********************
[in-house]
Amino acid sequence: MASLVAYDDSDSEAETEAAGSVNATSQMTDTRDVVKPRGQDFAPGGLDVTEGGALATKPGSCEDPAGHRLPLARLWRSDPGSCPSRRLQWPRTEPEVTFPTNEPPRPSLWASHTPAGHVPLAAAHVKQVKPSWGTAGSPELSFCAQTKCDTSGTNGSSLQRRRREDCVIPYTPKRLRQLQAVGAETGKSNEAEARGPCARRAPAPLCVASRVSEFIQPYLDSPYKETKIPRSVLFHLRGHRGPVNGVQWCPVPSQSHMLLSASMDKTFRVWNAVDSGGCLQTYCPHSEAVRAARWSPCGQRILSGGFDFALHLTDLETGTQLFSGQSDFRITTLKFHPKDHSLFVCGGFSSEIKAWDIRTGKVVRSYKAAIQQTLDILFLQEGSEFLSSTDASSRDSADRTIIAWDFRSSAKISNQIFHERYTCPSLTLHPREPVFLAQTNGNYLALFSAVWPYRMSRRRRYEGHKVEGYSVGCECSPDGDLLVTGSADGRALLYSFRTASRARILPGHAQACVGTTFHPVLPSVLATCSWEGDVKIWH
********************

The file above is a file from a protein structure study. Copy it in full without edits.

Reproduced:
[in-house]
Amino acid sequence: MASLVAYDDSDSEAETEAAGSVNATSQMTDTRDVVKPRGQDFAPGGLDVTEGGALATKPGSCEDPAGHRLPLARLWRSDPGSCPSRRLQWPRTEPEVTFPTNEPPRPSLWASHTPAGHVPLAAAHVKQVKPSWGTAGSPELSFCAQTKCDTSGTNGSSLQRRRREDCVIPYTPKRLRQLQAVGAETGKSNEAEARGPCARRAPAPLCVASRVSEFIQPYLDSPYKETKIPRSVLFHLRGHRGPVNGVQWCPVPSQSHMLLSASMDKTFRVWNAVDSGGCLQTYCPHSEAVRAARWSPCGQRILSGGFDFALHLTDLETGTQLFSGQSDFRITTLKFHPKDHSLFVCGGFSSEIKAWDIRTGKVVRSYKAAIQQTLDILFLQEGSEFLSSTDASSRDSADRTIIAWDFRSSAKISNQIFHERYTCPSLTLHPREPVFLAQTNGNYLALFSAVWPYRMSRRRRYEGHKVEGYSVGCECSPDGDLLVTGSADGRALLYSFRTASRARILPGHAQACVGTTFHPVLPSVLATCSWEGDVKIWH